Help Guide Disclaimer Contact us Login
  Advanced SearchBrowse





The g-factor of the electron bound in 28Si13+: The most stringent test of bound-state quantum electrodynamics


Sturm,  Sven
Division Prof. Dr. Klaus Blaum, MPI for Nuclear Physics, Max Planck Society;

There are no locators available
Fulltext (public)
Supplementary Material (public)
There is no public supplementary material available

Sturm, S. (2012). The g-factor of the electron bound in 28Si13+: The most stringent test of bound-state quantum electrodynamics. PhD Thesis, Johannes-Gutenberg Universität, Mainz.

Cite as:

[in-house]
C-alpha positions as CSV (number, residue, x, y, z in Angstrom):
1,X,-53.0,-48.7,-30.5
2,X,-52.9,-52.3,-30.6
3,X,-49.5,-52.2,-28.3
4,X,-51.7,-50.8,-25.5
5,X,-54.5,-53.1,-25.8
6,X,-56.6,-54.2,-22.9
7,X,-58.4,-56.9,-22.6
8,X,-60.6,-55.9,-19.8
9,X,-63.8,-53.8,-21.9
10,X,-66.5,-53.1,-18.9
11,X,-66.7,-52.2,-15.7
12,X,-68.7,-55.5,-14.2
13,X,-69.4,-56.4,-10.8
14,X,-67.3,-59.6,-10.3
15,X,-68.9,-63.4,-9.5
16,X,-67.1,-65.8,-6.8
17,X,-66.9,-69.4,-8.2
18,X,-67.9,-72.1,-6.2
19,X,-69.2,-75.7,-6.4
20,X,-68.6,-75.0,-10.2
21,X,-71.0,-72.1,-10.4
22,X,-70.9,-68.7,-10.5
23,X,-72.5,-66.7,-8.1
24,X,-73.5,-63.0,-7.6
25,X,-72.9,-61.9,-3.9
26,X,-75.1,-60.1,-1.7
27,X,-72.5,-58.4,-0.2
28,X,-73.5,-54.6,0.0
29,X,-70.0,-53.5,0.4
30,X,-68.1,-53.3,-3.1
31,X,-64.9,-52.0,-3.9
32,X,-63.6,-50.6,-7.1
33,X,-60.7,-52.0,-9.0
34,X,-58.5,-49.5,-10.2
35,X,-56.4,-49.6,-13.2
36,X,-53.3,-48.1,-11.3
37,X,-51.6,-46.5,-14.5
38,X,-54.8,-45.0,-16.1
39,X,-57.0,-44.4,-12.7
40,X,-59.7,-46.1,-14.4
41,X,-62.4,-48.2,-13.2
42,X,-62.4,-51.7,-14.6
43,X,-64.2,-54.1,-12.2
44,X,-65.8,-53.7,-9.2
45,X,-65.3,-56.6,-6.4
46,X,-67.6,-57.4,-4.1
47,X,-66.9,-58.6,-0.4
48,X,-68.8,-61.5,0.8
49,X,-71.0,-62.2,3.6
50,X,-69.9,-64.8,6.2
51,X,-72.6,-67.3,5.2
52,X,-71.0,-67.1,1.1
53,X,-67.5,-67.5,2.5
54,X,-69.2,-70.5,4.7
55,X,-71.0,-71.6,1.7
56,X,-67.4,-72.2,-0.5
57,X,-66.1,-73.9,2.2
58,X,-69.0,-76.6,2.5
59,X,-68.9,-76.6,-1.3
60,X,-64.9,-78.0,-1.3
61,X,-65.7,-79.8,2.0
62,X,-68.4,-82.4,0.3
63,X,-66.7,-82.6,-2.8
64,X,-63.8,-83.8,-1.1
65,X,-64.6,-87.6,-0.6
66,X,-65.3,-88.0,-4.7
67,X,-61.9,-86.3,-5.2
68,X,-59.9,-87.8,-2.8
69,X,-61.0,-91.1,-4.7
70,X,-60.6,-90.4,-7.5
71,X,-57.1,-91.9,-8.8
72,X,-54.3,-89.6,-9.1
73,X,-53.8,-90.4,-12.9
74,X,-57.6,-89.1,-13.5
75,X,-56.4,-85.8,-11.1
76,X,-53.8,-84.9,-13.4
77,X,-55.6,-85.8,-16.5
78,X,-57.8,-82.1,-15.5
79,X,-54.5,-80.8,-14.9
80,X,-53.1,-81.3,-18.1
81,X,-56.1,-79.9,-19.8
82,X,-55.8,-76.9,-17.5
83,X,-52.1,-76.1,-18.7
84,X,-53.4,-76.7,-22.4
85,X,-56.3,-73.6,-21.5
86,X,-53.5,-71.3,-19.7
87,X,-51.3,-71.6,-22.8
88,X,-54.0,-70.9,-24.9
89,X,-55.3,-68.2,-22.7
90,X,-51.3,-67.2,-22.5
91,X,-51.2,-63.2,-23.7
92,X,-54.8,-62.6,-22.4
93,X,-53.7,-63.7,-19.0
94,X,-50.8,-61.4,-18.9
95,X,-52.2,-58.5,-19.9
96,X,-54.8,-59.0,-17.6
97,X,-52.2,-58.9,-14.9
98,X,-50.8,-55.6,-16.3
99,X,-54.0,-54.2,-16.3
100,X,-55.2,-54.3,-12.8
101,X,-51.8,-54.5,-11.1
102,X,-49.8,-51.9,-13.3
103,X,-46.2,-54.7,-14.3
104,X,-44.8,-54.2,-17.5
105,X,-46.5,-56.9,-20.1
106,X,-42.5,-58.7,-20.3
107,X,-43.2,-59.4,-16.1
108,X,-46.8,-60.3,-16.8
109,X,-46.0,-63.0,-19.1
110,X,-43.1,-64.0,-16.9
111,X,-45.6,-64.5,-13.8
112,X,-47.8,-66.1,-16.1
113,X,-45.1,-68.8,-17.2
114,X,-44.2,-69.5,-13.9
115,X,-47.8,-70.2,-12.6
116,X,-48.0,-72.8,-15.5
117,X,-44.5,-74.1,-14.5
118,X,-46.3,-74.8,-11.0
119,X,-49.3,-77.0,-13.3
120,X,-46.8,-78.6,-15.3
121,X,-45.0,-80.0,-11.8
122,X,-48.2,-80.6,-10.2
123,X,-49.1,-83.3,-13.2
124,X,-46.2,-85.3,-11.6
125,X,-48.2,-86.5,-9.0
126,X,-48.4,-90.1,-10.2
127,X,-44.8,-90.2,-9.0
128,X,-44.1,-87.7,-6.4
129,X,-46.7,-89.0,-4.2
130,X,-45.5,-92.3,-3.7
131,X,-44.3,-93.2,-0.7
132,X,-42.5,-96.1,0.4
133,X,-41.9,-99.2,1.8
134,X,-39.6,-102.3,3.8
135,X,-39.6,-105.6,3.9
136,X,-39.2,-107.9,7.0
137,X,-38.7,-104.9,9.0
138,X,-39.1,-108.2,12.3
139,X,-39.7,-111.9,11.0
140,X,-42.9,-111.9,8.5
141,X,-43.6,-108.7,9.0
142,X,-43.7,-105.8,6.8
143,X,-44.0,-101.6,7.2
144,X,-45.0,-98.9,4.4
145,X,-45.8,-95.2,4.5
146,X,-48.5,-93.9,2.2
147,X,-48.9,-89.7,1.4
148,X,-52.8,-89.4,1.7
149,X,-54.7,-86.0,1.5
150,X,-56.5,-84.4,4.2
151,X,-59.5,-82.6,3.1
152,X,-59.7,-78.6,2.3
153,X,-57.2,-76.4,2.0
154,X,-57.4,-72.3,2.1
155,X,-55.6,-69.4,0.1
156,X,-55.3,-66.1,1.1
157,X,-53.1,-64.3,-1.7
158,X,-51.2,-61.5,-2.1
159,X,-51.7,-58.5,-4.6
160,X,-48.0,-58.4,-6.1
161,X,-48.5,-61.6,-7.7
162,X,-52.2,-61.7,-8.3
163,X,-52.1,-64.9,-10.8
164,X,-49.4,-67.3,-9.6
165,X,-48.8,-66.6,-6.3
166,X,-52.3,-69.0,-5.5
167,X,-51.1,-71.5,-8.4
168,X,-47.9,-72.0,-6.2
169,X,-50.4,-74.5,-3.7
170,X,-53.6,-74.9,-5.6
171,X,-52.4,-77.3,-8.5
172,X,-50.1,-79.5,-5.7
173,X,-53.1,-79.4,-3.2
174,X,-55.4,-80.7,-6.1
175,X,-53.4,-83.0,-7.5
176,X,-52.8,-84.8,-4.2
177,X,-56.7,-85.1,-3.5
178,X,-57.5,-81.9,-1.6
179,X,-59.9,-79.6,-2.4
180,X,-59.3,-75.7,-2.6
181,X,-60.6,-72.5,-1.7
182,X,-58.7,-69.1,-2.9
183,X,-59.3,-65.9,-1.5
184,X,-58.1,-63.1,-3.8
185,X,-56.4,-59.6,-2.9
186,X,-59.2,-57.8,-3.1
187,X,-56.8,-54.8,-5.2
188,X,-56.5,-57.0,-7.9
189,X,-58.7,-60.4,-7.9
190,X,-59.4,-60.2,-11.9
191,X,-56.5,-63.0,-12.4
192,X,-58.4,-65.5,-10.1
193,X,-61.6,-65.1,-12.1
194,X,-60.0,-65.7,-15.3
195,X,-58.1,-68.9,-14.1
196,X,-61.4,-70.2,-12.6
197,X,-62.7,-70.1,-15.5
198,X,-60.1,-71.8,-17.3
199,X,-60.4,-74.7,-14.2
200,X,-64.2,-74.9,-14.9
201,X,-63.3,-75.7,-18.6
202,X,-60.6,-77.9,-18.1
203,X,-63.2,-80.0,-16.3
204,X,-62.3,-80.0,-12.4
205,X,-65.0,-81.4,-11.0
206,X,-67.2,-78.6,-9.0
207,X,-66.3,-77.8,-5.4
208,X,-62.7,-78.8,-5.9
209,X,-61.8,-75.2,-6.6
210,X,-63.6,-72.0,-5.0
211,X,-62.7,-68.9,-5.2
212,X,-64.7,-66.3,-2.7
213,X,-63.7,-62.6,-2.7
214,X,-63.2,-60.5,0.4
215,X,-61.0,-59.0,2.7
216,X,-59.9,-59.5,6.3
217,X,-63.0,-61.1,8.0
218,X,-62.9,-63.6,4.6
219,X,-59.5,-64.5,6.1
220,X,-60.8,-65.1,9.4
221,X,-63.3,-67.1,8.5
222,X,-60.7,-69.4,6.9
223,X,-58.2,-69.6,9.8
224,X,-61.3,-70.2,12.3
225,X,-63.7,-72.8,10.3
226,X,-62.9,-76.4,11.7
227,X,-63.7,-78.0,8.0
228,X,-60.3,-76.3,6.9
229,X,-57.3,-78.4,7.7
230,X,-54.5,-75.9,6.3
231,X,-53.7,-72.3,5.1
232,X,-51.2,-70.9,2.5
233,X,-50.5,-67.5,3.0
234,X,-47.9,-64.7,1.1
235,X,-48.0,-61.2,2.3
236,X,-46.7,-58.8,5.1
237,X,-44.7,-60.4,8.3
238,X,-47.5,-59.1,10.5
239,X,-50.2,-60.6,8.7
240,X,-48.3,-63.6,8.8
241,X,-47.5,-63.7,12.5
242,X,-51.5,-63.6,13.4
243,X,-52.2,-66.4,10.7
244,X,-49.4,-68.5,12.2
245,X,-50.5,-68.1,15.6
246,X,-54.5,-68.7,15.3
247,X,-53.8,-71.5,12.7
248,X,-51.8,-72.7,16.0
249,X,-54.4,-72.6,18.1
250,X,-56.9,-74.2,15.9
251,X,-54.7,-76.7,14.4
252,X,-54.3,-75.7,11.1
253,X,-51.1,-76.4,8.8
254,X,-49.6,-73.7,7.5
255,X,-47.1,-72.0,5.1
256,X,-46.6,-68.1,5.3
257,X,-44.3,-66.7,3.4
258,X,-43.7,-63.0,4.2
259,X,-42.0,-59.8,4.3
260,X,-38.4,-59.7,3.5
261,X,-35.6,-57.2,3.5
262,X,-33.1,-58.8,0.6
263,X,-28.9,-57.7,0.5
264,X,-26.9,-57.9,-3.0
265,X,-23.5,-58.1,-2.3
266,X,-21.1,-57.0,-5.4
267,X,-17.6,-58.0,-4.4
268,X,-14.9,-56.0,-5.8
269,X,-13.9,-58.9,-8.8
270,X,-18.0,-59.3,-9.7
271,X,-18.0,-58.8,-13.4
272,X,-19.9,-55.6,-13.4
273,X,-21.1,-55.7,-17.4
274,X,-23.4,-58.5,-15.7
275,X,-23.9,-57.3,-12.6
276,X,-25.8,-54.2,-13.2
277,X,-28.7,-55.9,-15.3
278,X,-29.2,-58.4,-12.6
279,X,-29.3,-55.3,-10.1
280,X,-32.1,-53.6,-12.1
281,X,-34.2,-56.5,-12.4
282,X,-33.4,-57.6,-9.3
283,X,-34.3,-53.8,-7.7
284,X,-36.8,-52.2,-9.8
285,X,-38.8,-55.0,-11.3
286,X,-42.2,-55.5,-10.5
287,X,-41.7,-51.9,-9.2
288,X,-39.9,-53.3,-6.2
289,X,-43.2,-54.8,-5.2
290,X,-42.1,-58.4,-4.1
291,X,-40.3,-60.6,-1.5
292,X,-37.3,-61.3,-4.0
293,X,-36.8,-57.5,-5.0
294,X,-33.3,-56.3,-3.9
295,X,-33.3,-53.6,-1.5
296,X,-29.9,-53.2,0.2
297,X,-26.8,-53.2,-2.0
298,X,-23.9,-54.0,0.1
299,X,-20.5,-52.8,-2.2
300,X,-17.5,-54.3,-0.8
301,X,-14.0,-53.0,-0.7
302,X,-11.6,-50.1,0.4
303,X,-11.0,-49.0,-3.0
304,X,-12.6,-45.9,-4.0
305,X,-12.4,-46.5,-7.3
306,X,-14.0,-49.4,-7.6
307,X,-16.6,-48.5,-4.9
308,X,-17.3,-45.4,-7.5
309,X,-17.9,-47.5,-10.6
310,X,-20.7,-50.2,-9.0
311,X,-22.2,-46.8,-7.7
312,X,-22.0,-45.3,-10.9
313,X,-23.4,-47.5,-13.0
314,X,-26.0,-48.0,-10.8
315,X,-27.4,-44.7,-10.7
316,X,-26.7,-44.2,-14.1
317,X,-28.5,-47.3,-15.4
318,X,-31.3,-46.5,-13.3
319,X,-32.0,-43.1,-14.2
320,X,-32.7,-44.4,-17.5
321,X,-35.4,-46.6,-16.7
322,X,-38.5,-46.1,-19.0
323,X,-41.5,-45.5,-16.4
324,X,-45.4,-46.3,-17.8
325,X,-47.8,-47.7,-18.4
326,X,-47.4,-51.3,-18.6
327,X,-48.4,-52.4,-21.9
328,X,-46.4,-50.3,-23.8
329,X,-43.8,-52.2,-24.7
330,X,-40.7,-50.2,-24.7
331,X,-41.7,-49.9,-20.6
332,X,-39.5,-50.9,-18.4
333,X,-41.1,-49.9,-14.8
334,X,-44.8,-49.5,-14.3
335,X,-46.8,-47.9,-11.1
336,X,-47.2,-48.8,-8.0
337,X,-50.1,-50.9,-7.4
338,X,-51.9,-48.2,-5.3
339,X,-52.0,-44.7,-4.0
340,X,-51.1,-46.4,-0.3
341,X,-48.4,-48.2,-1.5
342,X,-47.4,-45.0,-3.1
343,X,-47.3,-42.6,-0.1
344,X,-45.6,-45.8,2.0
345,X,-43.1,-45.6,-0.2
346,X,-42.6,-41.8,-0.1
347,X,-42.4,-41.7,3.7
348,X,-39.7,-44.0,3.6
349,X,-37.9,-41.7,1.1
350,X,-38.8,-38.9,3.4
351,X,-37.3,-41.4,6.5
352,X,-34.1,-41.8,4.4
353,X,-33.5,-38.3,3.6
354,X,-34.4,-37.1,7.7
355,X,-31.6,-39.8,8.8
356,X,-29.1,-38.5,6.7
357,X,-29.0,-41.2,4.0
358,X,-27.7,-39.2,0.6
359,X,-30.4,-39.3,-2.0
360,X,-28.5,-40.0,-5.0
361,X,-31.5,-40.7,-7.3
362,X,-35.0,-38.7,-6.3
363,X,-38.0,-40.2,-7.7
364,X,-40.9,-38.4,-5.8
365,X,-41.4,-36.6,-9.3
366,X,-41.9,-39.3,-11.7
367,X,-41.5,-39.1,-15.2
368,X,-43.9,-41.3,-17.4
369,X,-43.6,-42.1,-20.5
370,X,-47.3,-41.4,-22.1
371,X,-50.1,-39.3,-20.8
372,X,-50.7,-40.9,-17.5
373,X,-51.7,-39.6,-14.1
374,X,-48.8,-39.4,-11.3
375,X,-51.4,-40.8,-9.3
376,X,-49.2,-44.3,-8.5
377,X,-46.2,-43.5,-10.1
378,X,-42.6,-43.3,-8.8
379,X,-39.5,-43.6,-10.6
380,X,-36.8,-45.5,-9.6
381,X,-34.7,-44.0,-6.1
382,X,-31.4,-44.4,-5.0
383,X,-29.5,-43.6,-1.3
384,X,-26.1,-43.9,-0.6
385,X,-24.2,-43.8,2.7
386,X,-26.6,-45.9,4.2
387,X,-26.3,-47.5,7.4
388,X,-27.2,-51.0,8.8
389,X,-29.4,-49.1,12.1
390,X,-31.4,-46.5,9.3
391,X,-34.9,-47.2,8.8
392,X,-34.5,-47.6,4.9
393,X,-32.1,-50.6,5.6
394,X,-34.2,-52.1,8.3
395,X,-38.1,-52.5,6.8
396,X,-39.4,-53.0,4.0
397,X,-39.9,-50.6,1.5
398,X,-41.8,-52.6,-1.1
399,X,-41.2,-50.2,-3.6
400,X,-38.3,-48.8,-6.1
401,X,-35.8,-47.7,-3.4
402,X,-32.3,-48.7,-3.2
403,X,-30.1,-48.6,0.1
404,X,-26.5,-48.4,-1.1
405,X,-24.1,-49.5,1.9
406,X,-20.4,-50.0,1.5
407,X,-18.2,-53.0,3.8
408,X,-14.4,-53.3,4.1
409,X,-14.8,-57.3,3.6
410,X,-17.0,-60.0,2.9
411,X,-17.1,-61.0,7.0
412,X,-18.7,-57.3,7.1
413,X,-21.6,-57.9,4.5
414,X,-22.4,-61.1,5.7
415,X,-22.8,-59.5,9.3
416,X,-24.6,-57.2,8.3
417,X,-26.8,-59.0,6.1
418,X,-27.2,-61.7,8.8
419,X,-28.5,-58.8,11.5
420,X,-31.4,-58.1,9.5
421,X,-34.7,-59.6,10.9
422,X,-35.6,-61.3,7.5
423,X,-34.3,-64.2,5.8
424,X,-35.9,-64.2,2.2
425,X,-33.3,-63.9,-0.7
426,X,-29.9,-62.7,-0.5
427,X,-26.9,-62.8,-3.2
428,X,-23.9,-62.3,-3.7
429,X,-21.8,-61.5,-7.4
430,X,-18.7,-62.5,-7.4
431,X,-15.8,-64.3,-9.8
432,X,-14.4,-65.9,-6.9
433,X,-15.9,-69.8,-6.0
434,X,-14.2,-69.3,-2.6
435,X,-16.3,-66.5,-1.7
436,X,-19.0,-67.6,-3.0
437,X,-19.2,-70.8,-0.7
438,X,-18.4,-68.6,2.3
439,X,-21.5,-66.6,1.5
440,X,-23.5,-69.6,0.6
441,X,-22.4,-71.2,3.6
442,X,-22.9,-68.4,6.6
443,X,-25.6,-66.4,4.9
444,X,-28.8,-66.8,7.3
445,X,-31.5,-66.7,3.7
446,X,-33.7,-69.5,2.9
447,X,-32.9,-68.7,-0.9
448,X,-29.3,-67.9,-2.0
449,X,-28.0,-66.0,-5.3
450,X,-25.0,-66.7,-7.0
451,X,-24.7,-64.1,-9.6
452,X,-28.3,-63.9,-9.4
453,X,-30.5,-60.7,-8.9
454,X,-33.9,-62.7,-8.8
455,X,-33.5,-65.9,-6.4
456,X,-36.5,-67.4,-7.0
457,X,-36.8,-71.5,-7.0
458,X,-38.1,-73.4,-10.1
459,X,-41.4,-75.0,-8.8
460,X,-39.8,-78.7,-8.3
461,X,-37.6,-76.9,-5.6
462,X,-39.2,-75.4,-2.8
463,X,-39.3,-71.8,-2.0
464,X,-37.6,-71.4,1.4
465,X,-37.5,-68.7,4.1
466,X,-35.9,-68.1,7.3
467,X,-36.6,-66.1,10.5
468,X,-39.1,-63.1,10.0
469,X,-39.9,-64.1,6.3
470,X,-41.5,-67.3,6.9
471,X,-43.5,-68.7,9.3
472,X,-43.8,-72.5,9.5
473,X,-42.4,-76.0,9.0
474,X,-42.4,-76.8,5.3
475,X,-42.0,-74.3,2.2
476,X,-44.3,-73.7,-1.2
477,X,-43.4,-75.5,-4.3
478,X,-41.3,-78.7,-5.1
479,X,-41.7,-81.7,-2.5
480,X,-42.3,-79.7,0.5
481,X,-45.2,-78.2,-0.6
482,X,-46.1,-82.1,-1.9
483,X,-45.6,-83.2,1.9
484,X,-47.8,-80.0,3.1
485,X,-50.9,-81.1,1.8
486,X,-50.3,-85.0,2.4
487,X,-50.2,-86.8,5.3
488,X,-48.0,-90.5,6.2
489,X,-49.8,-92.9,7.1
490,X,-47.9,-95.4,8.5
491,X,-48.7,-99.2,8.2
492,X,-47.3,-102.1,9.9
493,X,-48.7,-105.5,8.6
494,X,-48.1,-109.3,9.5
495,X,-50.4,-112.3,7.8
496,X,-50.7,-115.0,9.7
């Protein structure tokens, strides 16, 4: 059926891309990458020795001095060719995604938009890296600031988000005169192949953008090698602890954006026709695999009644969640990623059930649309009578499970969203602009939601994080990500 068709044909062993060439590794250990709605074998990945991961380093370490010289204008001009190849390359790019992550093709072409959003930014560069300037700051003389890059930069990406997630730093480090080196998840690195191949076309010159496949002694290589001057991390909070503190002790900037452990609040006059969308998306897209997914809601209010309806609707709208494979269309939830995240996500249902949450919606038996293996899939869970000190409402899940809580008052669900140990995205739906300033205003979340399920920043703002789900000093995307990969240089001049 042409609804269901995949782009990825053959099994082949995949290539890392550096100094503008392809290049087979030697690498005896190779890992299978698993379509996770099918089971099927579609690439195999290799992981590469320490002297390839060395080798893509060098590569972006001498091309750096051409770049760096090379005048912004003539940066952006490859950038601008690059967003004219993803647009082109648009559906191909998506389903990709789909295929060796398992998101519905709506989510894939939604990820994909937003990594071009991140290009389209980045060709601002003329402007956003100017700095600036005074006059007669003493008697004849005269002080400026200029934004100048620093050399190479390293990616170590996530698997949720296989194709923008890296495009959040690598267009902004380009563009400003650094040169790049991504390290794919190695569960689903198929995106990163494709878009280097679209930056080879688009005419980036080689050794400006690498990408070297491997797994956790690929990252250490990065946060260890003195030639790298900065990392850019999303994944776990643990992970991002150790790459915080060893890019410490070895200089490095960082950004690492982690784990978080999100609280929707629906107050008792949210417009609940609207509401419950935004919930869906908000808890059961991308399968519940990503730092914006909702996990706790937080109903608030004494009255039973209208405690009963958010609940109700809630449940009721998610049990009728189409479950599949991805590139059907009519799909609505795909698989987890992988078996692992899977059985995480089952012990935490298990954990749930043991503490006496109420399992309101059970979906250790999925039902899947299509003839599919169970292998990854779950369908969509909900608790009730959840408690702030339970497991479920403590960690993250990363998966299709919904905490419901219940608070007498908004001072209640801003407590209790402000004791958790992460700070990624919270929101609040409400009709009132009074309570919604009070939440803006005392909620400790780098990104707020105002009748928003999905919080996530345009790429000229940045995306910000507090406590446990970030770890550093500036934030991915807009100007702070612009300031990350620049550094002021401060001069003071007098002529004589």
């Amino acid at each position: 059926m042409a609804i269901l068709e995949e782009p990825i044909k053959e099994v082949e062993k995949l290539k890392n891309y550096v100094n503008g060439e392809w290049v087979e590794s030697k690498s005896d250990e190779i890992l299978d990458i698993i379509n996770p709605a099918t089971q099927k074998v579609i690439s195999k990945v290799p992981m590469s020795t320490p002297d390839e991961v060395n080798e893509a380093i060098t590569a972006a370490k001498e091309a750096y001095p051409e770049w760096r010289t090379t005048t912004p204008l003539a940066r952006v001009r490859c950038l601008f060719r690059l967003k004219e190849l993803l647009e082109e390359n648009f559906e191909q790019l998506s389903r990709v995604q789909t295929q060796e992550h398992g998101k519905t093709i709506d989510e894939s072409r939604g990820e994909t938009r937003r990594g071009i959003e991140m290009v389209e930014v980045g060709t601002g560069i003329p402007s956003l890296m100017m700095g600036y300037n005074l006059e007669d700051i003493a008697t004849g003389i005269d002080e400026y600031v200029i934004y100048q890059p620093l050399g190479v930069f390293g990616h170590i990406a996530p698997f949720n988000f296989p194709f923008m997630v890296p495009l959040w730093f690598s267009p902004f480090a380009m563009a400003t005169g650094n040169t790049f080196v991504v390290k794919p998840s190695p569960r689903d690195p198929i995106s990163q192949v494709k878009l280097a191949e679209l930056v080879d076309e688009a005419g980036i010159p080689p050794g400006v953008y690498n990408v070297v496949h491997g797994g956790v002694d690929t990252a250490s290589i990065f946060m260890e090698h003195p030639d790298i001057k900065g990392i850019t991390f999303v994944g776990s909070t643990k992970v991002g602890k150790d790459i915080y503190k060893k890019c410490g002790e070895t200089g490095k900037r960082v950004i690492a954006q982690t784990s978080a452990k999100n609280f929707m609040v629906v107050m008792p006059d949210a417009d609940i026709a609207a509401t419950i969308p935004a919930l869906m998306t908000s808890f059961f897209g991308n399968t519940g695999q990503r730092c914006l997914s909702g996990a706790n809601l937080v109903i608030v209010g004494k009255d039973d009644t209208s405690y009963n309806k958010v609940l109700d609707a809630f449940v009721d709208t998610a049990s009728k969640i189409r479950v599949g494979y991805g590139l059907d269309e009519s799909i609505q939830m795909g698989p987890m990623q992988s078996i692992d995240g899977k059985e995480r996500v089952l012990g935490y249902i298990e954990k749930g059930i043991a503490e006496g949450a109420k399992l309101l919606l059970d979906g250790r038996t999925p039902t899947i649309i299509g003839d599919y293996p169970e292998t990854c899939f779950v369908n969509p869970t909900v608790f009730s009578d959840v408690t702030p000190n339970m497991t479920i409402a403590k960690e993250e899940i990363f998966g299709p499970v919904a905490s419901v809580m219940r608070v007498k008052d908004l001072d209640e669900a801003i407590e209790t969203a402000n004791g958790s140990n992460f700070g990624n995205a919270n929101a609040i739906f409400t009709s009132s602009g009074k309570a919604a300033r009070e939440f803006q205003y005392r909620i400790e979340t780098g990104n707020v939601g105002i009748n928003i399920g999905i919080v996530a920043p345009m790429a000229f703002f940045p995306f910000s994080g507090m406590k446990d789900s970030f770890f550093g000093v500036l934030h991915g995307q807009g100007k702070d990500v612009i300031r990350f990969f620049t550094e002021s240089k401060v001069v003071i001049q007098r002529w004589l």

This thesis describes the ultra-precise determination of the g-factor of the electron bound to hydrogenlike 28Si13+. The experiment is based on the simultaneous determination of the cyclotron- and Larmor frequency of a single ion, which is stored in a triple Penning-trap setup. The continuous Stern-Gerlach effect is used to couple the spin of the bound electron to the motional frequencies of the ion via a magnetic bottle, which allows the non-destructive determination of the spin state. To this end, a highly sensitive, cryogenic detection system was developed, which allowed the direct, non-destructive detection of the eigenfrequencies with the required precision. The development of a novel, phase sensitive detection technique finally allowed the determination of the g-factor with a relative accuracy of 4 • 10−11, which was previously inconceivable. The comparison of the hereby determined value with the value predicted by quantumelectrodynamics (QED) allows the verification of the validity of this fundamental theory under the extreme conditions of the strong binding potential of a highly charged ion. The exact agreement of theory and experiment is an impressive demonstration of the exactness of QED. The experimental possibilities created in this work will allow in the near future not only further tests of theory, but also the determination of the mass of the electron with a precision that exceeds the current literature value by more than an order of magnitude.